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According to International Energy Agency’s Energy Technology Perspectives 2023 report, nuclear and renewables could displace most fossil fuel use by 2050 if the world remains on its pathway to stabilise global average temperatures at 1.5°C above pre-industrial levels.
In the report’s „net zero emissions (NZE) scenario”, the share of fossil fuels drops from almost 80% in 2021 to less than 20% in 2050. Nuclear power, which today makes up about 5% of global supply, doubles between 2021 and 2050 to 12%.
The report notes that despite the rapid recent growth in clean energy technologies, the world still relies mostly on fossil fuels for its energy supply.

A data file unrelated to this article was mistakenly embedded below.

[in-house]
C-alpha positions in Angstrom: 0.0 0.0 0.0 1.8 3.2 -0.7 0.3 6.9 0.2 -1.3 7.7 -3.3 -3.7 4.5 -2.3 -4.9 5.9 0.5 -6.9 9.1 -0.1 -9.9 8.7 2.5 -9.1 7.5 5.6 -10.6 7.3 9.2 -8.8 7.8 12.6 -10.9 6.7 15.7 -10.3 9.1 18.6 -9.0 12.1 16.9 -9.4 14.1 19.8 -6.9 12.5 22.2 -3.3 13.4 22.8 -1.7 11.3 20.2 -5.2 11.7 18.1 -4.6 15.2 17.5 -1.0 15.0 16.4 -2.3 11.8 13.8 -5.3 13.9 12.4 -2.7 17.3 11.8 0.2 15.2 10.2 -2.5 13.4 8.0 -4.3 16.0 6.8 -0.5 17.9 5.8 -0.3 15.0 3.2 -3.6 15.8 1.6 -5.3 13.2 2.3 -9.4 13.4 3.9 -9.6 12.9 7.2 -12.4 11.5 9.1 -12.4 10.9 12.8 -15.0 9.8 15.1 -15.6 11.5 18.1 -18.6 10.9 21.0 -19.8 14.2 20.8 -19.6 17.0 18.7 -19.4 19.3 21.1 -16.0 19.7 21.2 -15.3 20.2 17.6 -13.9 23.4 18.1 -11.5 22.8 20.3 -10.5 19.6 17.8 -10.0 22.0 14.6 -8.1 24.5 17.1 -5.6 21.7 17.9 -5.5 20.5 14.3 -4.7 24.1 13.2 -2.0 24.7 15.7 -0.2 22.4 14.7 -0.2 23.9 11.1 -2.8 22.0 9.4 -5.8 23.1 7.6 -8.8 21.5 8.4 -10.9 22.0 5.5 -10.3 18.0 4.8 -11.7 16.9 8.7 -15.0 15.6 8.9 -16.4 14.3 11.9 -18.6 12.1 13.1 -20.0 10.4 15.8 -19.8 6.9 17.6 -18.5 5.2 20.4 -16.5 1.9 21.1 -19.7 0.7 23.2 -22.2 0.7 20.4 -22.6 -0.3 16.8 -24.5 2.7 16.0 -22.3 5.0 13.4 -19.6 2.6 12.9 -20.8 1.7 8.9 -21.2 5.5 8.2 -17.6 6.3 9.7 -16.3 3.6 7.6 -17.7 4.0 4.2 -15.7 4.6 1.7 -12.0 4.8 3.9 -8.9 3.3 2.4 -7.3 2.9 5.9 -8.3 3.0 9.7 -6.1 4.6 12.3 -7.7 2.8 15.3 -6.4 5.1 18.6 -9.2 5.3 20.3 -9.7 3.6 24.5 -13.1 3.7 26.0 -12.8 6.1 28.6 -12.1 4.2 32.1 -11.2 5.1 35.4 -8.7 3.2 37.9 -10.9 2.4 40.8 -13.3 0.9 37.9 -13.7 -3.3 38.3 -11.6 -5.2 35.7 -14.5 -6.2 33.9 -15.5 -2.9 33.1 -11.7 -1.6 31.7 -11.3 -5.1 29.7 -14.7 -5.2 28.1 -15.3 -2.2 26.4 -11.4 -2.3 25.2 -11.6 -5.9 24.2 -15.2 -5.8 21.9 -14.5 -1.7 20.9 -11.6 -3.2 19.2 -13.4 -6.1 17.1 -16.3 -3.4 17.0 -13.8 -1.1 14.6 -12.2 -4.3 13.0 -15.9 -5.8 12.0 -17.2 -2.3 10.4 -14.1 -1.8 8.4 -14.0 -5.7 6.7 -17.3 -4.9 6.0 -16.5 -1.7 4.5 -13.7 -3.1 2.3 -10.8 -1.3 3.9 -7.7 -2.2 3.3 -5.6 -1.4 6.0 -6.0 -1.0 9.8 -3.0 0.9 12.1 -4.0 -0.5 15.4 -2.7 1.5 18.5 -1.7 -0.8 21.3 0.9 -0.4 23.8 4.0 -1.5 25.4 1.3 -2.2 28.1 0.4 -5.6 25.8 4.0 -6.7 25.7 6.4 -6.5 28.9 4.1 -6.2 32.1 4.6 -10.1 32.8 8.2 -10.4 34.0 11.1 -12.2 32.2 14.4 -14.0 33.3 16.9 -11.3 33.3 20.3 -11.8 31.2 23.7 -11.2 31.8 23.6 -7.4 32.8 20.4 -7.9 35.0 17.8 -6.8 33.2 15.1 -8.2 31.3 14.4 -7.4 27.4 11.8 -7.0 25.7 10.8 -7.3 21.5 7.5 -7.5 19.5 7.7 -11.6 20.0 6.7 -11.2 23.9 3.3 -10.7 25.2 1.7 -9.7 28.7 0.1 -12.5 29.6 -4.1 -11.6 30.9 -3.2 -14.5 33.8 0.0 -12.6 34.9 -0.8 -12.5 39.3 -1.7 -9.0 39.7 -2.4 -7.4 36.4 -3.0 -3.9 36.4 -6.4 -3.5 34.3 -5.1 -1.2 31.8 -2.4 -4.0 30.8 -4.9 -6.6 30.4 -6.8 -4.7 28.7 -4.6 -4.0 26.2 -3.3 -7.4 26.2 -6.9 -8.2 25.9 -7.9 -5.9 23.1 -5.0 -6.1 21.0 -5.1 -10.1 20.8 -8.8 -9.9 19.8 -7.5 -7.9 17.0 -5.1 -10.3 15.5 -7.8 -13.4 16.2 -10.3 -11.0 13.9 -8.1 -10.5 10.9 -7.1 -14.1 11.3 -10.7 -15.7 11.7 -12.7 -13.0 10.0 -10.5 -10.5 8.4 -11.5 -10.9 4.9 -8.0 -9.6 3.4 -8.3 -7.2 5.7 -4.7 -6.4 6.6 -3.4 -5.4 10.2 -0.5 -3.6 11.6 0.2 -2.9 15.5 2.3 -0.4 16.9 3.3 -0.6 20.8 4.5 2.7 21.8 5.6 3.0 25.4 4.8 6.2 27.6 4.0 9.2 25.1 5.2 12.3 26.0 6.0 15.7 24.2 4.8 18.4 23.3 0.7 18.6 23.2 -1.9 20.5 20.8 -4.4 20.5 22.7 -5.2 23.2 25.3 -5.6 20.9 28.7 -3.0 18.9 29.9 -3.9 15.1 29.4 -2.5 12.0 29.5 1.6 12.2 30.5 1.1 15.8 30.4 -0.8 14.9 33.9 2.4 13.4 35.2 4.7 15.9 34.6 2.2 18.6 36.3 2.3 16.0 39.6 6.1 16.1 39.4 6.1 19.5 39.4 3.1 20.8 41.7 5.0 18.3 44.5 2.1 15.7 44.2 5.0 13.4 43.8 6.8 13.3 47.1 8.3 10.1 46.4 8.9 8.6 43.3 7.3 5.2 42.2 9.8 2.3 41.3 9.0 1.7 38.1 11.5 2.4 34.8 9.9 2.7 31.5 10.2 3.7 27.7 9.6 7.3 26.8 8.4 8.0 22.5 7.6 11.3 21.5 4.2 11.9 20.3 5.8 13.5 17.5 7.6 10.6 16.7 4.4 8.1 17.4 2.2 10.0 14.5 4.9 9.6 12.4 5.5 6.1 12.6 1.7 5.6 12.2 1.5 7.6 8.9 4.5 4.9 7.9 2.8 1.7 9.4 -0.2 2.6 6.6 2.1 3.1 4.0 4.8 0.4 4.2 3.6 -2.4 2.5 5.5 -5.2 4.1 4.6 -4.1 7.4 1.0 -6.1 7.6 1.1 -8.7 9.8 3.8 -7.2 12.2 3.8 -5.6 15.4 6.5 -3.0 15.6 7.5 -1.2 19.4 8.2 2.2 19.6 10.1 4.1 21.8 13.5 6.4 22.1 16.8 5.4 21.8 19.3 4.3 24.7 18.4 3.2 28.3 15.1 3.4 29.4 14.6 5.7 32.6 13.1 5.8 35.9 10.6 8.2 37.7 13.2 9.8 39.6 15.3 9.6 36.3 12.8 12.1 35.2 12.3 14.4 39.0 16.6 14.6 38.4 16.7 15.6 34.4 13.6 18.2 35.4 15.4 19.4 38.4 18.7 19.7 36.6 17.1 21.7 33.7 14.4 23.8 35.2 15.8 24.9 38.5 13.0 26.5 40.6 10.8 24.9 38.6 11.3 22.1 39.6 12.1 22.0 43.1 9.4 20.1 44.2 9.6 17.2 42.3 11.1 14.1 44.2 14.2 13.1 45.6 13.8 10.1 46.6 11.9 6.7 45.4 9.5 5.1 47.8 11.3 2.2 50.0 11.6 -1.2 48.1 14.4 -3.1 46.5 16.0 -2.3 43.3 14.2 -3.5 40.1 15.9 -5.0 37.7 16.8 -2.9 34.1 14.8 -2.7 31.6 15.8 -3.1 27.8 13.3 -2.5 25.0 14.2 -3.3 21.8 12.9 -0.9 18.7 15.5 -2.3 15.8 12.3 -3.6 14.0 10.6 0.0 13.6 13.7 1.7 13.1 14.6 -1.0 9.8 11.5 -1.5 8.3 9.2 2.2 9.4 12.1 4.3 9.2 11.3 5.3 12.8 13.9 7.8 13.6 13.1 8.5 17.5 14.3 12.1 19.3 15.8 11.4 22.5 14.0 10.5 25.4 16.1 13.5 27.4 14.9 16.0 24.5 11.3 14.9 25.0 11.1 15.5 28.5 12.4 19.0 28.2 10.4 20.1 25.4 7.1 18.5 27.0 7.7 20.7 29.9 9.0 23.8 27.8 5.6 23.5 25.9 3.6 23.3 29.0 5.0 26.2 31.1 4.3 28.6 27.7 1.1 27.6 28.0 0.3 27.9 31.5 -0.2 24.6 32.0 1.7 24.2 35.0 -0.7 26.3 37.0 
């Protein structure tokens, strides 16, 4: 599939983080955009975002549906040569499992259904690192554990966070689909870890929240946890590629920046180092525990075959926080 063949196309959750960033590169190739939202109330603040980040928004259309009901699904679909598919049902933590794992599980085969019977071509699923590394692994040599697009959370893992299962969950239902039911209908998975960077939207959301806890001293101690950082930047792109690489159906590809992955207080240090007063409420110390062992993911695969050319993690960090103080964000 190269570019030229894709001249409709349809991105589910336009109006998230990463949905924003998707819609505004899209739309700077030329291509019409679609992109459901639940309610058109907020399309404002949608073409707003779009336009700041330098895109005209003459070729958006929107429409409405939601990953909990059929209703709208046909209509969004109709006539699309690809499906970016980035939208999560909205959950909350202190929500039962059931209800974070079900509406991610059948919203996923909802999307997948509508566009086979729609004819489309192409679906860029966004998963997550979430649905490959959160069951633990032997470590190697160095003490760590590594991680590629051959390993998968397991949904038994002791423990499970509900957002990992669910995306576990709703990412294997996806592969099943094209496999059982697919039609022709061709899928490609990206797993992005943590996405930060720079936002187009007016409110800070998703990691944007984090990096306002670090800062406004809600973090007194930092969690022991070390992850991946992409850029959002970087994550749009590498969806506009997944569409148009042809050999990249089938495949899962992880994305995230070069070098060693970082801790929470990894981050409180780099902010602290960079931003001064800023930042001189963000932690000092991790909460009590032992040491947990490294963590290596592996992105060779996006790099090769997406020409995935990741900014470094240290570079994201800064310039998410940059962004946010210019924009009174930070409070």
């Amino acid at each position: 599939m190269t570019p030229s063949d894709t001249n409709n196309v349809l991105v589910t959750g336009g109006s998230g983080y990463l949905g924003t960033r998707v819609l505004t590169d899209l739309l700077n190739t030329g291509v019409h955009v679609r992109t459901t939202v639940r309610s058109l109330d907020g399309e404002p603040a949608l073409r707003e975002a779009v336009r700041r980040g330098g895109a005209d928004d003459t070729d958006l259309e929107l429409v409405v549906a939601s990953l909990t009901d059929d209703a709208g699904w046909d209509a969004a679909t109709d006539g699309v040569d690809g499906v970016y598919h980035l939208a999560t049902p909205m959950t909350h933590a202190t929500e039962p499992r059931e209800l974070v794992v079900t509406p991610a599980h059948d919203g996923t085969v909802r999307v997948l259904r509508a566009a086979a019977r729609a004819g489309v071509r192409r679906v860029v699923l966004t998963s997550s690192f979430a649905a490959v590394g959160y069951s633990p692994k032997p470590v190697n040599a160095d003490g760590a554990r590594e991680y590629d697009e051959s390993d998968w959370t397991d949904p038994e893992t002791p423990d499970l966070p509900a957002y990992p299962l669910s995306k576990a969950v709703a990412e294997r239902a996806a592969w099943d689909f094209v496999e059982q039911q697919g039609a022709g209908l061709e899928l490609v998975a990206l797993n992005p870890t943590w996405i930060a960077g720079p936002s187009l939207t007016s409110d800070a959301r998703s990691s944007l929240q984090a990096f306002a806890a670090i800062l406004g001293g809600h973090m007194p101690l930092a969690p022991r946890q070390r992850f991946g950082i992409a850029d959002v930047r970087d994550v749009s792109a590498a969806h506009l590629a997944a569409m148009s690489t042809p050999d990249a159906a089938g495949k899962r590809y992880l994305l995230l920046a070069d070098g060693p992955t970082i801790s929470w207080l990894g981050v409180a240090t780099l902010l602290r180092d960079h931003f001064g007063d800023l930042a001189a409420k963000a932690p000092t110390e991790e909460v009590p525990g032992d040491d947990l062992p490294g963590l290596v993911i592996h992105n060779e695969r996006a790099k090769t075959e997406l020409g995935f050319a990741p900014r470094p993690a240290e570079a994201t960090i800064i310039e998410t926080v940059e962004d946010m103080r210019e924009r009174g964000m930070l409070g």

The report says that among typical operating lifetimes of selected energy technologies, nuclear is well ahead at 60 years with hydropower second at 50 years and coal and biomass at 40 years. Solar, offshore wind and onshore wind facilities operate for about 25 years. Their construction time is significantly less though.
In comparison, the London School of Economics puts the average footprint of a gas-powered generator is around 450 gCO₂/kWh and for coal it is around 1,050 gCO₂/kWh.
The report predicts a significant increase in the number of people employed in the production of clean energy, and also points out that mining the minerals needed for technologies such as solar panels will be a key issue, as they are „concentrated in a small number of countries”.